GOP presidential hopeful and winner of three straw polls thus far, Ben Carson, is confused about the Constitution. Specifically, he, like others on the religious right, thinks that the secular government is trying to take away their right to believe as they choose. At the Southern Republican Leadership Conference, he pulled out the religious right’s persecution complex and talked it up for everything he was worth.
The Hill reports that he said:
Don’t let the secular progressives drive God out of our lives.
We have to stop letting [secular interests] bully us. We back down too easily. It’s an important part of who we are.
He also said that the government was never meant to have a role in people’s personal beliefs. That’s true, but only insofar as the government was never meant to interfere in the free and peaceful exercise of one’s personal beliefs. In a nation founded on religious freedom, the government must necessarily step in and curb religious interests when they threaten the freedoms of others.
That’s the crux of the problem with the religious right. Anything that doesn’t fit with their religious ideas is automatically something that’s meant to take religion away from them. They don’t see trying to govern in accordance with biblical law as wrongly forcing religion on anybody else.
Christianity has been the dominant religion in the U.S. forever. It still is. Evangelicals must know this, so where does this persecution complex come from? An article in Salon explores possible origins in the Bible itself. The Bible makes suffering at the hands of outsiders the reality of the Christian, and such suffering somehow makes someone more pure and righteous in the eyes of their god. They’re encouraged to embrace suffering and persecution.
Is it possible that this mindset makes them see persecution everywhere they look? When your holy book tells you to expect to experience horrors in the name of your religion, you’re likely to start hunting for it, even if you don’t realize that’s what you’re doing.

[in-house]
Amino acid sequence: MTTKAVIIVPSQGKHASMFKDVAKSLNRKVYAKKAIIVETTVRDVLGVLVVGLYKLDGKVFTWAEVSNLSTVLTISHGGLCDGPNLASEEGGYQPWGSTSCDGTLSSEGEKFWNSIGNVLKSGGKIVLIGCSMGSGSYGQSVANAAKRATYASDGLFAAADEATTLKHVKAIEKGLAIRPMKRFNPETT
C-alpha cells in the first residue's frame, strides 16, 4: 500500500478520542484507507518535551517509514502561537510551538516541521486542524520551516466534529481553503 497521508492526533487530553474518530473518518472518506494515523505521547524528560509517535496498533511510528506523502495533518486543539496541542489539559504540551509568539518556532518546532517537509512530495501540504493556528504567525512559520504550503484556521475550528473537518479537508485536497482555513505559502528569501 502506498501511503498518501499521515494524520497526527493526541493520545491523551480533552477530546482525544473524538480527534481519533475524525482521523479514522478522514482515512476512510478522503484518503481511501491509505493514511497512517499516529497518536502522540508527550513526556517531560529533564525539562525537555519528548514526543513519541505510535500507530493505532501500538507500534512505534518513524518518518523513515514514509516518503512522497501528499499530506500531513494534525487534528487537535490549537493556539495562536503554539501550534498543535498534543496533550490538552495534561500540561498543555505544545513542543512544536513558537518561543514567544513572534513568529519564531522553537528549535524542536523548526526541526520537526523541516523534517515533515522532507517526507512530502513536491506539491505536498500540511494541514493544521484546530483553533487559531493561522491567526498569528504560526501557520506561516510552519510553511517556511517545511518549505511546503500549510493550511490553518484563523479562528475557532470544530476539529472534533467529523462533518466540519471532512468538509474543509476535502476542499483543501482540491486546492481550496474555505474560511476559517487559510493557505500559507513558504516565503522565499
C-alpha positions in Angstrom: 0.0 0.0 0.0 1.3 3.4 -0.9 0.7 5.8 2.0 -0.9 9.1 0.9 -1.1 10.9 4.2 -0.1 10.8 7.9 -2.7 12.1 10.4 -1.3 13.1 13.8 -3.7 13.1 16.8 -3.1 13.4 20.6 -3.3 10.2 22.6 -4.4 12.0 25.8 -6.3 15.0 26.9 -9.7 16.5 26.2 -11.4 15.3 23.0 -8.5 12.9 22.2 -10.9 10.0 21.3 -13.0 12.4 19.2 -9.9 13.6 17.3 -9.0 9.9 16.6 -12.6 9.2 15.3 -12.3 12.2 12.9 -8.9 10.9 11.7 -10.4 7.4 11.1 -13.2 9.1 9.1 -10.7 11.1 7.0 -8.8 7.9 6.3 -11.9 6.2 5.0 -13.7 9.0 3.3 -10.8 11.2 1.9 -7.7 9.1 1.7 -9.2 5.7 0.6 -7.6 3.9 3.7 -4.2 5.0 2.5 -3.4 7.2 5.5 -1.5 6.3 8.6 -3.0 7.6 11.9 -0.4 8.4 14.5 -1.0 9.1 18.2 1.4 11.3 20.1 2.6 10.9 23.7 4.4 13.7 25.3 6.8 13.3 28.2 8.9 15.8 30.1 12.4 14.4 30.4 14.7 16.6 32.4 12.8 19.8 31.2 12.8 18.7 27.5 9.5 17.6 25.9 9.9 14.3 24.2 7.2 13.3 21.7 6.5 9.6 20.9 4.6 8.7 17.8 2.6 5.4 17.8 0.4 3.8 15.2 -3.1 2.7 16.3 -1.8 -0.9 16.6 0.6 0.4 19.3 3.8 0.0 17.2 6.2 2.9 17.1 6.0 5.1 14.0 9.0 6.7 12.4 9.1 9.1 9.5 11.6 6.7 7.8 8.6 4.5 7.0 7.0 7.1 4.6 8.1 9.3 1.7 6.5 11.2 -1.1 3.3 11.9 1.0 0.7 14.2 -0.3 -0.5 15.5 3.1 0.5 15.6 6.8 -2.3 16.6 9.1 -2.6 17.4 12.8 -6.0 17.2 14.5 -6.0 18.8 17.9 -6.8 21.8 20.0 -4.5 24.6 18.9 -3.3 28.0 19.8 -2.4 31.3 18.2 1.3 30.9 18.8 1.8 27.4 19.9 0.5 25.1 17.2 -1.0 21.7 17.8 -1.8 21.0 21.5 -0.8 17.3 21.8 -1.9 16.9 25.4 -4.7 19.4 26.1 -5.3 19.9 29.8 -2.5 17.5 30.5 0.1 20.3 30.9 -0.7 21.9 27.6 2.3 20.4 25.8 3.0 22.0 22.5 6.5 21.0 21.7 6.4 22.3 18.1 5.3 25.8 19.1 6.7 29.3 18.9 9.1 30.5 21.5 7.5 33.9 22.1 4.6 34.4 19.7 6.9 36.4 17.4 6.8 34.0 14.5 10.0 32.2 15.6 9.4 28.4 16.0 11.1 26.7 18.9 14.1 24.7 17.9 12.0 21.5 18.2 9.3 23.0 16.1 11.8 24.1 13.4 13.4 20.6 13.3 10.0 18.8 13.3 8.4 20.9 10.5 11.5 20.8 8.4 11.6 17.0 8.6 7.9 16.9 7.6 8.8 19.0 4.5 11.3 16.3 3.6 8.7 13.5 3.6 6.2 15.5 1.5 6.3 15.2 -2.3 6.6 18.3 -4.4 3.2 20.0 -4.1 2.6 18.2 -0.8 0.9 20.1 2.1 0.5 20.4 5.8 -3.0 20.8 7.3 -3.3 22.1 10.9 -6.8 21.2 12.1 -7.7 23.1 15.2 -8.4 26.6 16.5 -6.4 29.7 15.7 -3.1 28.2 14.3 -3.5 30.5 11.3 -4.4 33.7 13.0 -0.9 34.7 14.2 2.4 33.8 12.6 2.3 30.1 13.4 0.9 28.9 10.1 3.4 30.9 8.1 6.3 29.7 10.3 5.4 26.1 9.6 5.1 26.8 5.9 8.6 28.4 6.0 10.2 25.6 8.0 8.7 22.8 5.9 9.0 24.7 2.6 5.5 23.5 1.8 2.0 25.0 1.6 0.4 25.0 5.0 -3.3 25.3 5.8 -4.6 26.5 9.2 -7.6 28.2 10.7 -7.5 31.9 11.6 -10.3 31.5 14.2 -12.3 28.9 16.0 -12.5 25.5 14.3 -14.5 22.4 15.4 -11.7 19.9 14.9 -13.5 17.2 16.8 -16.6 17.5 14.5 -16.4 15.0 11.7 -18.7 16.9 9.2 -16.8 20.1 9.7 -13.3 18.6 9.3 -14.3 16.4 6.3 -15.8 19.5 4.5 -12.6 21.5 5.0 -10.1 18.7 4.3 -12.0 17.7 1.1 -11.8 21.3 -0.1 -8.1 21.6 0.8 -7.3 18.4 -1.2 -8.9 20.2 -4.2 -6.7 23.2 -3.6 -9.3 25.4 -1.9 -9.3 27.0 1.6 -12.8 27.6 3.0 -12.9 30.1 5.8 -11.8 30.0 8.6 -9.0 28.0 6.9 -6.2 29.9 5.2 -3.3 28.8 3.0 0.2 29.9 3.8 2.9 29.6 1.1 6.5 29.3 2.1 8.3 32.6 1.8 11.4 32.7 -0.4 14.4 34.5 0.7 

A blog post on Patheos looked at the evangelical persecution complex also, and concluded that there is, in fact, Christian persecution in America. The problem author Benjamin Corey sees, though, is that it’s not atheists and government persecuting Christians here. It’s the political religion that calls itself Christianity that’s persecuting Christians.
As an example, he pointed to the fact that the vice president of Community Foundation was removed from his position after preaching about “love your enemy.” That’s something that political Christians can’t stand hearing; they’re the ones who believe in violence to end violence, and bloodshed to ensure the safety of their people. Corey sees a major difference between true Christians and the political Christians.
Carson doesn’t seem to believe in “love thy neighbor,” or “love thy enemy.” He’s very anti-LGBT equality, and he supports increasing amounts of guns in our homes and neighborhoods. According to The National Review, he said that, despite all the times he’s operated on someone with a gunshot wound, it’s not nearly as bad as having a population that is defenseless against tyranny. That right there is what the gun-rights crowd likes to trumpet, and it directly contributes to our violence problem here.
But most of all, Carson, like other political Christians, preaches that America is systematically wiping out Christianity, even as it finds more ways into our laws and our culture. These people don’t respect the U.S., or the Constitution, the way they claim. Secularism isn’t driving their god out of their lives; they’re still free to believe what they want. They’re still free to attend church, and raise their children in their faith. But that’s not enough for them.
The more that people like Carson bleat this nonsense, the worse the evangelical persecution complex is going to get.